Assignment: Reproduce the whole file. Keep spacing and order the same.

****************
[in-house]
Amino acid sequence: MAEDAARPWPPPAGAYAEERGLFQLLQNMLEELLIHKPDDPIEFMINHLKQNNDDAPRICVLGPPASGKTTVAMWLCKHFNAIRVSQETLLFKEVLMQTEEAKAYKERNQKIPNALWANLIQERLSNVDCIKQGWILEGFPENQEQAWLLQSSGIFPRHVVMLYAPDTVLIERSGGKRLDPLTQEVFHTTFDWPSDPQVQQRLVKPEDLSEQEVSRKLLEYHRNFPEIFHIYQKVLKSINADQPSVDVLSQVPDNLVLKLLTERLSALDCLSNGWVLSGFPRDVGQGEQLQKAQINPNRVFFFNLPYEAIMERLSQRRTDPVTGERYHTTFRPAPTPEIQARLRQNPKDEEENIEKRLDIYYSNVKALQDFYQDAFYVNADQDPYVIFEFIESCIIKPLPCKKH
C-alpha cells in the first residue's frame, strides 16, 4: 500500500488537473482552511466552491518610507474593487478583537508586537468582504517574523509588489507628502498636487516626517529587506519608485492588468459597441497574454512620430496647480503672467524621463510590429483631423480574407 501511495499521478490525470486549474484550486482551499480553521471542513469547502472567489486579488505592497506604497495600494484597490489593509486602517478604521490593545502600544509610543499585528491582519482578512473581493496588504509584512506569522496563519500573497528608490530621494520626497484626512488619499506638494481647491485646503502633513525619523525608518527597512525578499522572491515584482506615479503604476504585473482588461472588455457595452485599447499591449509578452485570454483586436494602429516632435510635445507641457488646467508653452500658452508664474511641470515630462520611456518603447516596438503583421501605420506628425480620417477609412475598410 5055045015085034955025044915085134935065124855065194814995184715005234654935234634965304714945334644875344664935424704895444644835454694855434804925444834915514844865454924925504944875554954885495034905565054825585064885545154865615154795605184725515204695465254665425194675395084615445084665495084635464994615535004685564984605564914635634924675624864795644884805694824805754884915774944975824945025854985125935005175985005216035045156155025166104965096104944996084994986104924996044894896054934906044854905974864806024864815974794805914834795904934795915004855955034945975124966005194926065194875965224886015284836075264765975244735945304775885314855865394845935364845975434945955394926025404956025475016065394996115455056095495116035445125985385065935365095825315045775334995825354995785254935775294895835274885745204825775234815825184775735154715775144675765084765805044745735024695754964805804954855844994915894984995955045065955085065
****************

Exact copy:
[in-house]
Amino acid sequence: MAEDAARPWPPPAGAYAEERGLFQLLQNMLEELLIHKPDDPIEFMINHLKQNNDDAPRICVLGPPASGKTTVAMWLCKHFNAIRVSQETLLFKEVLMQTEEAKAYKERNQKIPNALWANLIQERLSNVDCIKQGWILEGFPENQEQAWLLQSSGIFPRHVVMLYAPDTVLIERSGGKRLDPLTQEVFHTTFDWPSDPQVQQRLVKPEDLSEQEVSRKLLEYHRNFPEIFHIYQKVLKSINADQPSVDVLSQVPDNLVLKLLTERLSALDCLSNGWVLSGFPRDVGQGEQLQKAQINPNRVFFFNLPYEAIMERLSQRRTDPVTGERYHTTFRPAPTPEIQARLRQNPKDEEENIEKRLDIYYSNVKALQDFYQDAFYVNADQDPYVIFEFIESCIIKPLPCKKH
C-alpha cells in the first residue's frame, strides 16, 4: 500500500488537473482552511466552491518610507474593487478583537508586537468582504517574523509588489507628502498636487516626517529587506519608485492588468459597441497574454512620430496647480503672467524621463510590429483631423480574407 501511495499521478490525470486549474484550486482551499480553521471542513469547502472567489486579488505592497506604497495600494484597490489593509486602517478604521490593545502600544509610543499585528491582519482578512473581493496588504509584512506569522496563519500573497528608490530621494520626497484626512488619499506638494481647491485646503502633513525619523525608518527597512525578499522572491515584482506615479503604476504585473482588461472588455457595452485599447499591449509578452485570454483586436494602429516632435510635445507641457488646467508653452500658452508664474511641470515630462520611456518603447516596438503583421501605420506628425480620417477609412475598410 5055045015085034955025044915085134935065124855065194814995184715005234654935234634965304714945334644875344664935424704895444644835454694855434804925444834915514844865454924925504944875554954885495034905565054825585064885545154865615154795605184725515204695465254665425194675395084615445084665495084635464994615535004685564984605564914635634924675624864795644884805694824805754884915774944975824945025854985125935005175985005216035045156155025166104965096104944996084994986104924996044894896054934906044854905974864806024864815974794805914834795904934795915004855955034945975124966005194926065194875965224886015284836075264765975244735945304775885314855865394845935364845975434945955394926025404956025475016065394996115455056095495116035445125985385065935365095825315045775334995825354995785254935775294895835274885745204825775234815825184775735154715775144675765084765805044745735024695754964805804954855844994915894984995955045065955085065